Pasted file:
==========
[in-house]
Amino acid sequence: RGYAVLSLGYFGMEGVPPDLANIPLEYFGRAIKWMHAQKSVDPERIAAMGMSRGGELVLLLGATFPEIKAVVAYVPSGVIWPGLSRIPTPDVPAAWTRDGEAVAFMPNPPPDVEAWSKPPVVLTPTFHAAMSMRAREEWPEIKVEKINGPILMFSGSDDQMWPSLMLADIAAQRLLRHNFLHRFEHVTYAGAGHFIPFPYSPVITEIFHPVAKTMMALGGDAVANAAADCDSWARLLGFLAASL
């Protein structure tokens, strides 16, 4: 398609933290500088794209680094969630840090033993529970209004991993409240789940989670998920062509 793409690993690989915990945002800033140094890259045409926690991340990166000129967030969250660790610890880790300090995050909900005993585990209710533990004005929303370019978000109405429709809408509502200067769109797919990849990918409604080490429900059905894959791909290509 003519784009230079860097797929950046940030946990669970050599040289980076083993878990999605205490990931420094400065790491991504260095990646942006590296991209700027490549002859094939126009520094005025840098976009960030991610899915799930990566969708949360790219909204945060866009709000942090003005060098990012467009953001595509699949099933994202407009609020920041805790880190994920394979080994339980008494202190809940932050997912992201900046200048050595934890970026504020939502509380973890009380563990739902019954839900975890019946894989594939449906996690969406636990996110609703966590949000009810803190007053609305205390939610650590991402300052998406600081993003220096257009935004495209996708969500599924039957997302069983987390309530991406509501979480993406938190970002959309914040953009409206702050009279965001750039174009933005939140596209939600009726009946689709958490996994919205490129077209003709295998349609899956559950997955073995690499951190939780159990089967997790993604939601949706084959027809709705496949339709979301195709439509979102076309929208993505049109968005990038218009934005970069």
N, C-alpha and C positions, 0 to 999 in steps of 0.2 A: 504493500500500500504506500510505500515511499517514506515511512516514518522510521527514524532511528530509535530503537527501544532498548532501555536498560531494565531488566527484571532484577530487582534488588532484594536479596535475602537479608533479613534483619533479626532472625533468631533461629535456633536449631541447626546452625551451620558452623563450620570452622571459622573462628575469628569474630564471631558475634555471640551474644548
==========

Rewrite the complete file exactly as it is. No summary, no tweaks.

[in-house]
Amino acid sequence: RGYAVLSLGYFGMEGVPPDLANIPLEYFGRAIKWMHAQKSVDPERIAAMGMSRGGELVLLLGATFPEIKAVVAYVPSGVIWPGLSRIPTPDVPAAWTRDGEAVAFMPNPPPDVEAWSKPPVVLTPTFHAAMSMRAREEWPEIKVEKINGPILMFSGSDDQMWPSLMLADIAAQRLLRHNFLHRFEHVTYAGAGHFIPFPYSPVITEIFHPVAKTMMALGGDAVANAAADCDSWARLLGFLAASL
């Protein structure tokens, strides 16, 4: 398609933290500088794209680094969630840090033993529970209004991993409240789940989670998920062509 793409690993690989915990945002800033140094890259045409926690991340990166000129967030969250660790610890880790300090995050909900005993585990209710533990004005929303370019978000109405429709809408509502200067769109797919990849990918409604080490429900059905894959791909290509 003519784009230079860097797929950046940030946990669970050599040289980076083993878990999605205490990931420094400065790491991504260095990646942006590296991209700027490549002859094939126009520094005025840098976009960030991610899915799930990566969708949360790219909204945060866009709000942090003005060098990012467009953001595509699949099933994202407009609020920041805790880190994920394979080994339980008494202190809940932050997912992201900046200048050595934890970026504020939502509380973890009380563990739902019954839900975890019946894989594939449906996690969406636990996110609703966590949000009810803190007053609305205390939610650590991402300052998406600081993003220096257009935004495209996708969500599924039957997302069983987390309530991406509501979480993406938190970002959309914040953009409206702050009279965001750039174009933005939140596209939600009726009946689709958490996994919205490129077209003709295998349609899956559950997955073995690499951190939780159990089967997790993604939601949706084959027809709705496949339709979301195709439509979102076309929208993505049109968005990038218009934005970069």
N, C-alpha and C positions, 0 to 999 in steps of 0.2 A: 504493500500500500504506500510505500515511499517514506515511512516514518522510521527514524532511528530509535530503537527501544532498548532501555536498560531494565531488566527484571532484577530487582534488588532484594536479596535475602537479608533479613534483619533479626532472625533468631533461629535456633536449631541447626546452625551451620558452623563450620570452622571459622573462628575469628569474630564471631558475634555471640551474644548